Ah-keong wrote in post #18053935
1. For AF (Autofocus), Canon is faster. However, Nikon is more accurate.
Comment: For sports / action related photography, Canon has higher chance of getting the frames but Nikon has higher chance of getting the shots.
Debatable. Modern sports DSLRs feature so many AF parameters, most photographers don't even bother setting them up, or refer to cheat sheets used by others. Depending on how you have it set up, your environment, subject and other factors could make a certain camera seem superior... or not. All modern AF systems are incredibly good, and if you're missing shots, it's likely your fault, otherwise they're within a hair's split within another. Considering the 1DX2 can shoot at 14fps, it's a miracle that it can find the time to focus at all.
2. Nikon is strong in the "blacks", Canon is strong in the "whites"
Comment: I believe this could be due to the DR (Dynamic Range) of the sensors used. For portraiture related photography, Canon has a better rendering of the skin tones. However, Nikon has a better rendering of the hair tones. (See D4 vs 1DX)
Sony sensors (which Nikon often makes use of) typically have a very wide dynamic range, but are also set up with the saturation point close to the histogram's edge, meaning that you really do not what to ETTR with these cameras, just ensure the highlights are not in the red, and you can push the shadows as much as you want.
Canon is more reasonable with this and has set the gray point of their sensors closer to the actual mid point of the dynamic range, meaning both the shadows and highlights extend equally past the visible range depicted on the histo.
Frankly, both companies should just offer a Raw histogram option, and remove all doubt about where and how much of your dynamic range is being utilized, rather than leaving users to guess.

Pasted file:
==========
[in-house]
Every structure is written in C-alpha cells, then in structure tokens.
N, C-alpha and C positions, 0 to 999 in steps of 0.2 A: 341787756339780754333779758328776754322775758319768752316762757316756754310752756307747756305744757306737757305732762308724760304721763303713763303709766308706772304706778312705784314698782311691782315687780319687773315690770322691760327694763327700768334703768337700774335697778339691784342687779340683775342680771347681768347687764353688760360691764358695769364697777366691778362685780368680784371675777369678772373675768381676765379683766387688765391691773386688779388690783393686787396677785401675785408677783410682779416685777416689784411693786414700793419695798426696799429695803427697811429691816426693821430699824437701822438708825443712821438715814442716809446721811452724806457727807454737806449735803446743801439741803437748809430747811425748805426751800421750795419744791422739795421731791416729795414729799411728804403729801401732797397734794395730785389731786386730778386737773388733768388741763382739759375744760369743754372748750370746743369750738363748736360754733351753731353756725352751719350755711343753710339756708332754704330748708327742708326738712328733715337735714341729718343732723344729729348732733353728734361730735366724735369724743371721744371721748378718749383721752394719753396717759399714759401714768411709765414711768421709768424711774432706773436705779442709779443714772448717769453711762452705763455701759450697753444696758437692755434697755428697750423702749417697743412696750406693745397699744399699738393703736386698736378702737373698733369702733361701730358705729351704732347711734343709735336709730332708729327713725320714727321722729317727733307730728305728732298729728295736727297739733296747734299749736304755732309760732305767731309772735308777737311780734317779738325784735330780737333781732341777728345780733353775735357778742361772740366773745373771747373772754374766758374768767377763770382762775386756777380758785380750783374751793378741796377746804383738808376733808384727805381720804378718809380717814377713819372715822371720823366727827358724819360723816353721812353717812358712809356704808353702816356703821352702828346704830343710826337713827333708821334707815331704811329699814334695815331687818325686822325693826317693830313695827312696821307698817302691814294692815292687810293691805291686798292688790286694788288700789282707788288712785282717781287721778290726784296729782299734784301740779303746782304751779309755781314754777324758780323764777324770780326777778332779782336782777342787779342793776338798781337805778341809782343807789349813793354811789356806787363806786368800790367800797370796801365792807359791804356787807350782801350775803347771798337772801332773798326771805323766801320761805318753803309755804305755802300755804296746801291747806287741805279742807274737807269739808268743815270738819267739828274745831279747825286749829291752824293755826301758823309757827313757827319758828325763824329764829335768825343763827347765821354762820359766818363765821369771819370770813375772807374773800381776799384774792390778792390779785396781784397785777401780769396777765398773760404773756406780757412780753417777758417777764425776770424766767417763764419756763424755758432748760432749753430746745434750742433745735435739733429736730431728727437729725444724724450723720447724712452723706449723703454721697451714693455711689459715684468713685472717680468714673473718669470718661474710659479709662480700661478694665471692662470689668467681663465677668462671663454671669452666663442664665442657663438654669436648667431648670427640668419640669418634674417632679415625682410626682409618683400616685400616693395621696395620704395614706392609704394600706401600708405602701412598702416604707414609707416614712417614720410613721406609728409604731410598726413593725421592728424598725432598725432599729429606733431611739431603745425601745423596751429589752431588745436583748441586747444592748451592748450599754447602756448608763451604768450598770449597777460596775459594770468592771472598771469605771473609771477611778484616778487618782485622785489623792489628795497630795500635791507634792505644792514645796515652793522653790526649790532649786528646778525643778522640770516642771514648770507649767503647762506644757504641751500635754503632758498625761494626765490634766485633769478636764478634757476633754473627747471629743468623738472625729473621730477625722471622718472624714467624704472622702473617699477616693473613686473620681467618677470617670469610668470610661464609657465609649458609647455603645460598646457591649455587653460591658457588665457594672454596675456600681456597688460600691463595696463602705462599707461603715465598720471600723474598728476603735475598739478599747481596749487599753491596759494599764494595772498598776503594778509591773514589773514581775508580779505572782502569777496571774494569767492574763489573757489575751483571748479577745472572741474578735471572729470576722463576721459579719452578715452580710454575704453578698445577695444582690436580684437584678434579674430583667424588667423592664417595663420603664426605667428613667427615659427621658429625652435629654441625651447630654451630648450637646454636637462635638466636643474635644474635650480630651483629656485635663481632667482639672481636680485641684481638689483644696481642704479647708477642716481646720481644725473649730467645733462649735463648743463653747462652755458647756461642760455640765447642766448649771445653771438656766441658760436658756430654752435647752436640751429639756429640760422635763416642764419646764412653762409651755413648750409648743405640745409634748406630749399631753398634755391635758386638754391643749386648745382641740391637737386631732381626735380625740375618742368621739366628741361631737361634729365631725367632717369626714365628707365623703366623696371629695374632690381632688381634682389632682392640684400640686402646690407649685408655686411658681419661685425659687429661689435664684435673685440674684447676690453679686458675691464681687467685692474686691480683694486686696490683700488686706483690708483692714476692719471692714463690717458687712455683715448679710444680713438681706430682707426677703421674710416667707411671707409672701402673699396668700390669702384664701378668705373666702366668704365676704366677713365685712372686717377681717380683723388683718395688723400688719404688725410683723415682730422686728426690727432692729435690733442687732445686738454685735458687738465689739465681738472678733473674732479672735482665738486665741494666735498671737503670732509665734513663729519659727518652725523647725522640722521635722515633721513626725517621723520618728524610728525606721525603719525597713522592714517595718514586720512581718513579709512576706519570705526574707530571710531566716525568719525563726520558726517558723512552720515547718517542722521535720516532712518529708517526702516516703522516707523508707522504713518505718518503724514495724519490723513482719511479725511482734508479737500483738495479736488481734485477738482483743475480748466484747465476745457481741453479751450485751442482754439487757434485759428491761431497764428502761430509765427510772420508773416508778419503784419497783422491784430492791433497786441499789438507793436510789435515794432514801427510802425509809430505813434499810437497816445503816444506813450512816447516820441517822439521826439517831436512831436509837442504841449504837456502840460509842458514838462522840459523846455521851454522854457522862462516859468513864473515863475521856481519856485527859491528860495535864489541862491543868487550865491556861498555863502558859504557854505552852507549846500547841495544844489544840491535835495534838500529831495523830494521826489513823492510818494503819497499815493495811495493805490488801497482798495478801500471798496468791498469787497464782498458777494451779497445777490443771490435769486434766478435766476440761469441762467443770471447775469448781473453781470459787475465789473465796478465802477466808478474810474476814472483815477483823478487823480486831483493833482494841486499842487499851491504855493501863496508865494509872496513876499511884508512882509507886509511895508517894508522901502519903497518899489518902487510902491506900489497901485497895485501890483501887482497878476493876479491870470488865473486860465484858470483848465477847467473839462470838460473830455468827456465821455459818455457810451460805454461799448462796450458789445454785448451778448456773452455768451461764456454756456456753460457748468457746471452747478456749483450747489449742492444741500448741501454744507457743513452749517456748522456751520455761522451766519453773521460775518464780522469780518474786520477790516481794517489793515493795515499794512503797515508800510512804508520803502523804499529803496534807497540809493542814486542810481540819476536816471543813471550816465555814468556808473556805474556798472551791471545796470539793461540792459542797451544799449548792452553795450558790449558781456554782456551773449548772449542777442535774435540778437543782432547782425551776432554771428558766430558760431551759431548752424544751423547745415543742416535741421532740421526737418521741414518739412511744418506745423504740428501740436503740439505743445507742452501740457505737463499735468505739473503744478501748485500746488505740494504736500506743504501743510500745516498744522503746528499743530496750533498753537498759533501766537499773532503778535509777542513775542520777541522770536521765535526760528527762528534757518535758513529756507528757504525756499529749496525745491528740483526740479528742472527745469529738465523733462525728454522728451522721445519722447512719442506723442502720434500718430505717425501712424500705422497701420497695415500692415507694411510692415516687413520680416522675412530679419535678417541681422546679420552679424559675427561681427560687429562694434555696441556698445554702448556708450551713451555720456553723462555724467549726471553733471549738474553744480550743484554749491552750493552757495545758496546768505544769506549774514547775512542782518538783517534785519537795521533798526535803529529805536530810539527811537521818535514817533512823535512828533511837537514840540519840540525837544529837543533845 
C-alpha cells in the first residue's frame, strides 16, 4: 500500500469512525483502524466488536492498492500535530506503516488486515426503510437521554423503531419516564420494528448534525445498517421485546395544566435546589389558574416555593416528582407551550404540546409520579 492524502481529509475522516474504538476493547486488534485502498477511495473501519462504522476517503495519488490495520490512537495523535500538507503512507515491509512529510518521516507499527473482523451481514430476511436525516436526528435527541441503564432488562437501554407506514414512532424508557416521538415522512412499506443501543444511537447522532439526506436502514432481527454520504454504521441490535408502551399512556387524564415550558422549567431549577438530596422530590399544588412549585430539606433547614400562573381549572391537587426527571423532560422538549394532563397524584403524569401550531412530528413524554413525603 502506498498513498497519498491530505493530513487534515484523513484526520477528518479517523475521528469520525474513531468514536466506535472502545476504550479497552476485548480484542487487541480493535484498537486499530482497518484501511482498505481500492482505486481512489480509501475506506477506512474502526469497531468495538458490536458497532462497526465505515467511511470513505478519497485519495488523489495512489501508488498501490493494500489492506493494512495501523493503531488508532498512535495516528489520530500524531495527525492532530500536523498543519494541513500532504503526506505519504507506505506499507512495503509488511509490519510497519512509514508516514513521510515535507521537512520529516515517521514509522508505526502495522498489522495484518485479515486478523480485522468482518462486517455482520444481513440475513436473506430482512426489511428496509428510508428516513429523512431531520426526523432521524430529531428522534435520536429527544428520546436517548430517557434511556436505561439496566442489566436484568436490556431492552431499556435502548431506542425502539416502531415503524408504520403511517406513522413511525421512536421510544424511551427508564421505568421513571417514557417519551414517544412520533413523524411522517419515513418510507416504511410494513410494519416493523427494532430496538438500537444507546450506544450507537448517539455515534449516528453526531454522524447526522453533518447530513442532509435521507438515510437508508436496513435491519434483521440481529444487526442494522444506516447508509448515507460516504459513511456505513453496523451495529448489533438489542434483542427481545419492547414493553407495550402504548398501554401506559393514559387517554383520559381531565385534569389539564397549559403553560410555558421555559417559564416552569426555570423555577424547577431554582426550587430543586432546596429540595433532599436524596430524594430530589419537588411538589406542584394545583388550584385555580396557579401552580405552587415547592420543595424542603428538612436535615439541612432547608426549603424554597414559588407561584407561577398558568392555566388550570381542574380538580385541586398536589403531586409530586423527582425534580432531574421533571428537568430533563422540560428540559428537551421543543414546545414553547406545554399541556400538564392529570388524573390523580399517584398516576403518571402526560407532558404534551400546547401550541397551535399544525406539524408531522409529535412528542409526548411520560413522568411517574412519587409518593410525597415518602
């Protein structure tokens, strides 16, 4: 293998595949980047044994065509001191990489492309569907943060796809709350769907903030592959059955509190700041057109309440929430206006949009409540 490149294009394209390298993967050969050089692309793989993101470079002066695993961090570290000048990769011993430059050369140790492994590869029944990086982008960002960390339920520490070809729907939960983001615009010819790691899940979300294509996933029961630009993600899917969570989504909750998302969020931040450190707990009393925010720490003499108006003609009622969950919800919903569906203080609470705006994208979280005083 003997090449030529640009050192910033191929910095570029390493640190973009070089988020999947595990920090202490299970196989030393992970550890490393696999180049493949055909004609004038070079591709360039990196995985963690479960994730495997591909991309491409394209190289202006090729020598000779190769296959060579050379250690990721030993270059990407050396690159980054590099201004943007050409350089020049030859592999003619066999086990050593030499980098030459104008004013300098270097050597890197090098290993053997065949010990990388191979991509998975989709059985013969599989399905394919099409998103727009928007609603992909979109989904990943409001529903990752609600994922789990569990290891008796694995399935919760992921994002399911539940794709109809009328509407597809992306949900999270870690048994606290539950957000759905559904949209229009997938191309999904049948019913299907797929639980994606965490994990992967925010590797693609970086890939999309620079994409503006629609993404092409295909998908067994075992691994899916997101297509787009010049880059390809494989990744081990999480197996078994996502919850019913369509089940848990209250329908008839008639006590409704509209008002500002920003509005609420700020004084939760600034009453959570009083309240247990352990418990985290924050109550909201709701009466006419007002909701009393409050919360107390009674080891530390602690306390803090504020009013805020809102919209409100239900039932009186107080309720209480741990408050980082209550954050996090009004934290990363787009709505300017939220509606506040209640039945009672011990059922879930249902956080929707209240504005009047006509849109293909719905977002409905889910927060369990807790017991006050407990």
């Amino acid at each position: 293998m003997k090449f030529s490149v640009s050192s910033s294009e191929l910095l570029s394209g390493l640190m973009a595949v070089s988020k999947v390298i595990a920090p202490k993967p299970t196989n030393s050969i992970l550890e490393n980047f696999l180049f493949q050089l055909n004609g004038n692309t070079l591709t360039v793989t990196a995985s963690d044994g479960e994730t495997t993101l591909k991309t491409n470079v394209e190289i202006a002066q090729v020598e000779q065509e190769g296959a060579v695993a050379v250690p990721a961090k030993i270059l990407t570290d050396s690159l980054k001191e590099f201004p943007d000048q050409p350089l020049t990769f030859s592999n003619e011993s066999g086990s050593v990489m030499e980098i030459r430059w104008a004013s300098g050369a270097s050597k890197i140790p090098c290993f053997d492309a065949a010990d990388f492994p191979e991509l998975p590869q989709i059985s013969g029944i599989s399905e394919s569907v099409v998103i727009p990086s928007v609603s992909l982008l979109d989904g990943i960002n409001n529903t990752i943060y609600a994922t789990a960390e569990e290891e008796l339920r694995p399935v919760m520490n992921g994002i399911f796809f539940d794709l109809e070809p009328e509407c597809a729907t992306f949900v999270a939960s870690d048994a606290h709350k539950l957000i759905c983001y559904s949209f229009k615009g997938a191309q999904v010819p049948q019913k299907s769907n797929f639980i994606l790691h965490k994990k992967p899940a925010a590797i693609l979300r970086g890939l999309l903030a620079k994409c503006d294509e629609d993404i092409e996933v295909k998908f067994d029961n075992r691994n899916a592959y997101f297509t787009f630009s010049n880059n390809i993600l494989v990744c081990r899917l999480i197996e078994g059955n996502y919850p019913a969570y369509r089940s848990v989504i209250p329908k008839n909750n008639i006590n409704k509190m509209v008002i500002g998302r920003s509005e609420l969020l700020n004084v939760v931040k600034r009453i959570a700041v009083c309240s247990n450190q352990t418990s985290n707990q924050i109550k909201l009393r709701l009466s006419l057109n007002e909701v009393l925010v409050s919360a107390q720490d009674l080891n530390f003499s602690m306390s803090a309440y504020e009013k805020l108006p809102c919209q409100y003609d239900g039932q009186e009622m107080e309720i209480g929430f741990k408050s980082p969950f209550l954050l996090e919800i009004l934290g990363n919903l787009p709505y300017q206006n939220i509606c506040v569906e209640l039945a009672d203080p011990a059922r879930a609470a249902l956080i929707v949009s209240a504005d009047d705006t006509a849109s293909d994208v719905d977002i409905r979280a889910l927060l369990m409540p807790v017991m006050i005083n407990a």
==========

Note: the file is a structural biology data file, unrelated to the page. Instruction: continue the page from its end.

Ah-keong wrote in post #18053939
3. Nikon entry level prime glass are better than Canon entry level primes
Comment: Other than Canon's 50mm STM f/1.8, Nikon's primes are newer and better compared to Canon's primes released in say 1995?
Probably... low-end glass isn't something that interests me
As far as high-end lenses go, Canon definitely has the more interesting options, as well as some unique options Nikon simply doesn't, like the 5x macro. The 17/24mm TS-E lenses are legendary. Some similar lenses across the two makers are superior in the Canon variant, like the 70-200 2.8 IS II, which does not have the close focus problem of the Nikon variant.
4. Nikon is more "rugged" than Canon
Comment: I believe this could be due to the fact that historically, Nikon started building military specs equipment while Canon started from commercial / industrial specs equipment.
Any mid-range & up DSLR is going to be more rugged than most people can hope to damage them. I'm sure most people have seen that DRTV video where Kai wrecks a 7D in every way possible (including freezing it in ice and then burning it) and it still works. The high-end cams are built even tougher, which probably means they could stop a bullet.